Beginning with Chaplin's appearance in the 1914 short film "Kid Auto Races at Venice," Schickel traces the wunderkind's career by interweaving film excerpts, archival footage and recently found home movies with commentary--including 19 newly recorded interviews--from experts, family and collaborators. Throughout, Schickel's premise is that Chaplin was motivated by his relentless ego, longing for attention and insatiable appetite for stardom.
That's still evident toward the end of his life when, after decades spent in exile, Chaplin is honored by the Oscars with a Lifetime Achievement award. Unable to restrain himself, the octogenarian comic grabs the cane carried by the presenter and launches into a Tramp act, oblivious to the presenter's genuine struggle to stand without the cane's support. The rich repertoire of Chaplin's works is showcased in random (which is more entertaining than chronological) fashion from pure comedy and the surrealist Tramp persona to more serious social themes such as dehumanization and mechanization, the threat of fascism and the evils of capitalism in later works, respectively "Modern Times," "The Great Dictator" and "Mr. Verdoux."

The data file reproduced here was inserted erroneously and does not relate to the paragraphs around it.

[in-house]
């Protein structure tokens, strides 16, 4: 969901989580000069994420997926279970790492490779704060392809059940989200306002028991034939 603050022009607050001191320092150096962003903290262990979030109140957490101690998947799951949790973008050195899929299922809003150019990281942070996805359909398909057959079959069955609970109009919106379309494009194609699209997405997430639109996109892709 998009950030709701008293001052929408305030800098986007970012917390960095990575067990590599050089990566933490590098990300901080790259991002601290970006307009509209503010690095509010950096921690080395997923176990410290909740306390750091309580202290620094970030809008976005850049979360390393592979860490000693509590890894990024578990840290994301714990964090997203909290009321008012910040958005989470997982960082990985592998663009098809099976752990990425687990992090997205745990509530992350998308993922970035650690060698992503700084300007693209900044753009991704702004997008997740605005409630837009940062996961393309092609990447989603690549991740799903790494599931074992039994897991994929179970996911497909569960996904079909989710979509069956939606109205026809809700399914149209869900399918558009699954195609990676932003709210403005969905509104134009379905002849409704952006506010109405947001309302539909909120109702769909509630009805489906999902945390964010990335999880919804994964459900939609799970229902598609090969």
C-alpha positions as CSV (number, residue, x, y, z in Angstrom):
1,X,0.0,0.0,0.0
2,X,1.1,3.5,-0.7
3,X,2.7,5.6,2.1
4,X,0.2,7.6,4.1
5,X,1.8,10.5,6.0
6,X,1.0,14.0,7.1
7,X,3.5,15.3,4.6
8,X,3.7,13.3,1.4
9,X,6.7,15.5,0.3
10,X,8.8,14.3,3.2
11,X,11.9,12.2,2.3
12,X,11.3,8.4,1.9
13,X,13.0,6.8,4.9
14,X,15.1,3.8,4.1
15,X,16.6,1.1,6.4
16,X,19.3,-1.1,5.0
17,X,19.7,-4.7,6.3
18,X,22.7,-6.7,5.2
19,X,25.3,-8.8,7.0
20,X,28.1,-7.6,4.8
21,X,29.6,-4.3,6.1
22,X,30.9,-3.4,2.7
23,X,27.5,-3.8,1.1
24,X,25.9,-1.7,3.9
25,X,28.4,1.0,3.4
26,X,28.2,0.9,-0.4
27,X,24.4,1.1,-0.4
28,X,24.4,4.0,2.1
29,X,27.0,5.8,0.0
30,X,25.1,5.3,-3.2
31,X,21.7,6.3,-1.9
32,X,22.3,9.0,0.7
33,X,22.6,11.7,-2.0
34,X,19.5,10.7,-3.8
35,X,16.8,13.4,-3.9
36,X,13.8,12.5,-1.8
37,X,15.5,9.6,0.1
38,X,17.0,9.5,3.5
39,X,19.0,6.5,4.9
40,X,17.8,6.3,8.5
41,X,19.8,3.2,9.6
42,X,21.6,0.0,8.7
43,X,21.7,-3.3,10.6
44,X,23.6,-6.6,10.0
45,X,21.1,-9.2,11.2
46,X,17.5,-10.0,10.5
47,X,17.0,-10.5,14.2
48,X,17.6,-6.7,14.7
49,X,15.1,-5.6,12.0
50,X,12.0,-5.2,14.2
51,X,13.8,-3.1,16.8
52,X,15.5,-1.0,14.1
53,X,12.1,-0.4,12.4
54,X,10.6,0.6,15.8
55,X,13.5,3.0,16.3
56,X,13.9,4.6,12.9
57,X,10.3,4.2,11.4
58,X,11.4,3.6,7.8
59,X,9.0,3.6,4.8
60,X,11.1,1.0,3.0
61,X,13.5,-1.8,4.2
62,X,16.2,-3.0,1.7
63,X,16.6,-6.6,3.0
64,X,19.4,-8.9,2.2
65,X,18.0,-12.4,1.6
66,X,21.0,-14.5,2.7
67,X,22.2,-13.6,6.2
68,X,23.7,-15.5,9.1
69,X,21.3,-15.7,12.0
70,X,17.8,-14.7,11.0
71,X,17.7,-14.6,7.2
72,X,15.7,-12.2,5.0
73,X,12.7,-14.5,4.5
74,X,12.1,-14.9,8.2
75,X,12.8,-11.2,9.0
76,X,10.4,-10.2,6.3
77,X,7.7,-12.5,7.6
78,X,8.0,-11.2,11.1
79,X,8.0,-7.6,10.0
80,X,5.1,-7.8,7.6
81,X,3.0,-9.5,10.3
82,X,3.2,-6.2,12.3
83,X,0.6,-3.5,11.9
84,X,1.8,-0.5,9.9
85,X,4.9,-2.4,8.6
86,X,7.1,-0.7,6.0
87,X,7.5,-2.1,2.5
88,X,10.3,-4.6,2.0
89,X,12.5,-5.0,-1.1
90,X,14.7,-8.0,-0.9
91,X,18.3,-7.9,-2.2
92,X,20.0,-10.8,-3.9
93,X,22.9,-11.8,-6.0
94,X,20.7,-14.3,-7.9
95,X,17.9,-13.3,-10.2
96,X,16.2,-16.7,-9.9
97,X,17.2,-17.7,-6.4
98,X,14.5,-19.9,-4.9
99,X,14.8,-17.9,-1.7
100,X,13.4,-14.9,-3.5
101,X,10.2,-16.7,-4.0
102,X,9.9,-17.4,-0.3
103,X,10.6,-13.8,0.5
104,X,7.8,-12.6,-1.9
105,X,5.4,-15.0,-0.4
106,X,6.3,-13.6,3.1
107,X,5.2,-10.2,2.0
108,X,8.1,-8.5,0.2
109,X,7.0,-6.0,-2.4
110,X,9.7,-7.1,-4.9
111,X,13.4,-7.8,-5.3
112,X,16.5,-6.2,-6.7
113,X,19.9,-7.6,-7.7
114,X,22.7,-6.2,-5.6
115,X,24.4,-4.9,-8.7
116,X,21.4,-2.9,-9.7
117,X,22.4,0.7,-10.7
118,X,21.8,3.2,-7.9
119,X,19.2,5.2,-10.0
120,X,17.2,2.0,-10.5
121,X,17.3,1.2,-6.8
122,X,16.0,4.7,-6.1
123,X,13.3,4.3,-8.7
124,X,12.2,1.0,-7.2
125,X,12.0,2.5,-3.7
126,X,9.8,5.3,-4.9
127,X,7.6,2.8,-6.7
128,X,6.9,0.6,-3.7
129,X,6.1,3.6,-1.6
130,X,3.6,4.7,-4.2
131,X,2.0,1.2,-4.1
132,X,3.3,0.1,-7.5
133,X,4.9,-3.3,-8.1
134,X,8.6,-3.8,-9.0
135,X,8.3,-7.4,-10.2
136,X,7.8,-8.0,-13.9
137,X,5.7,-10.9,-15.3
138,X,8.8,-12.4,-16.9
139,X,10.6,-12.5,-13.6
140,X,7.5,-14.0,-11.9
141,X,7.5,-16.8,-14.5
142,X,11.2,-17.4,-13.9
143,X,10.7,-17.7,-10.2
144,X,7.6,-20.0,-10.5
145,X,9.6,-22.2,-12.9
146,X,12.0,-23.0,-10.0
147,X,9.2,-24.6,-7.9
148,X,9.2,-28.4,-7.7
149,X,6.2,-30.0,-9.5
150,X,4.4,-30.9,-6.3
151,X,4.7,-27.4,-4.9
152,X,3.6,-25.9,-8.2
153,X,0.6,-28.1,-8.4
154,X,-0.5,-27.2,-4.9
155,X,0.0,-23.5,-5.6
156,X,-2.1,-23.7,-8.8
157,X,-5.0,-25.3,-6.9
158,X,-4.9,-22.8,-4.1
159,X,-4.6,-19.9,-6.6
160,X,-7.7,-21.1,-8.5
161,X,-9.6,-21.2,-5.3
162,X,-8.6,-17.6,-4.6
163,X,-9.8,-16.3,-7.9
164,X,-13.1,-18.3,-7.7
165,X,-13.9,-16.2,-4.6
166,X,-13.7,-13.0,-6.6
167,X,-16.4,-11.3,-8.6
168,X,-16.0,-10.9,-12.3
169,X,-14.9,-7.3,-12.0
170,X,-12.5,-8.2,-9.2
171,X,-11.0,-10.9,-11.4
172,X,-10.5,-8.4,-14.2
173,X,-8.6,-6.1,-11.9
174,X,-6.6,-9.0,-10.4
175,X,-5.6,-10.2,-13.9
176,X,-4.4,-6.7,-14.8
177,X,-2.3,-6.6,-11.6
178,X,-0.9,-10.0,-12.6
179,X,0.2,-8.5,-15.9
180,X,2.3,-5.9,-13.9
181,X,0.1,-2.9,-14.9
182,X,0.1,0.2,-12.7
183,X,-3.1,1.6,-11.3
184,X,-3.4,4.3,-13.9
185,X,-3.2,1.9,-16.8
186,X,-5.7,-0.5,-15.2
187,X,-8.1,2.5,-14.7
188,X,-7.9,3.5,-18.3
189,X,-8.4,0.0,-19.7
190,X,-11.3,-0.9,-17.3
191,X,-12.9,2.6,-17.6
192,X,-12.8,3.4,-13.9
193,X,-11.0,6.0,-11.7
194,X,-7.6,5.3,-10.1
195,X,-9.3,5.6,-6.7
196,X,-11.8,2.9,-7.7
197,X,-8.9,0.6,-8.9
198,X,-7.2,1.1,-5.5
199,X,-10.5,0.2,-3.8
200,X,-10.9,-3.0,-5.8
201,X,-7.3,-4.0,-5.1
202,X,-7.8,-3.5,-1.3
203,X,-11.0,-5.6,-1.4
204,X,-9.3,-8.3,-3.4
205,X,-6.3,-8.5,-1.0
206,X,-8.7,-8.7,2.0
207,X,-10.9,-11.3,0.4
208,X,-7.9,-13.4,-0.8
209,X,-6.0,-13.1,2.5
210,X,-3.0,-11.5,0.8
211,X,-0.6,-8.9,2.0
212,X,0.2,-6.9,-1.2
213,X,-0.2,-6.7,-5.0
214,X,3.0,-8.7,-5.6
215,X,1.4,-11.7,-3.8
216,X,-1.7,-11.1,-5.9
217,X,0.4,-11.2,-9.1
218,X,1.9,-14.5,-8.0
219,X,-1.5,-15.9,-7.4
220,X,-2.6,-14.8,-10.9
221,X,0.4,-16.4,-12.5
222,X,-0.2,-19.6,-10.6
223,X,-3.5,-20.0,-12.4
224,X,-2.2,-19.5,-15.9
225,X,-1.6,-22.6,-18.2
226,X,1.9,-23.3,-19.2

Schickel uses his cachet as one of America's most respected critics to enlist film industry talents to pay homage to Chaplin. Fellow actors illuminate his chameleon talent; Richard Attenborough, director of the 1992 feature biopic "Chaplin," reveals he was first inspired to become an actor by Chaplin's "Gold Rush"; Woody Allen applauds "City Lights" as one of the great cinematic explorations of love; Milos Forman admires Chaplin's political acumen and spiritual catharsis after World War II in "The Great Dictator."
Varying the pace and rhythm, Schickel entertains throughout with a mix of familiar and new material. His documentary manages to act as a riveting entrée for novices to Chaplin's work while providing enough new fare for aficionados. Narrated by Sydney Pollack. Featuring Richard Attenborough, Woody Allen, Johnny Depp, Robert Downey Jr., Milos Forman, Marcel Marceau and Martin Scorsese. Directed, written and produced by Richard Schickel. No distributor set. Documentary. Unrated. Running time: 125 min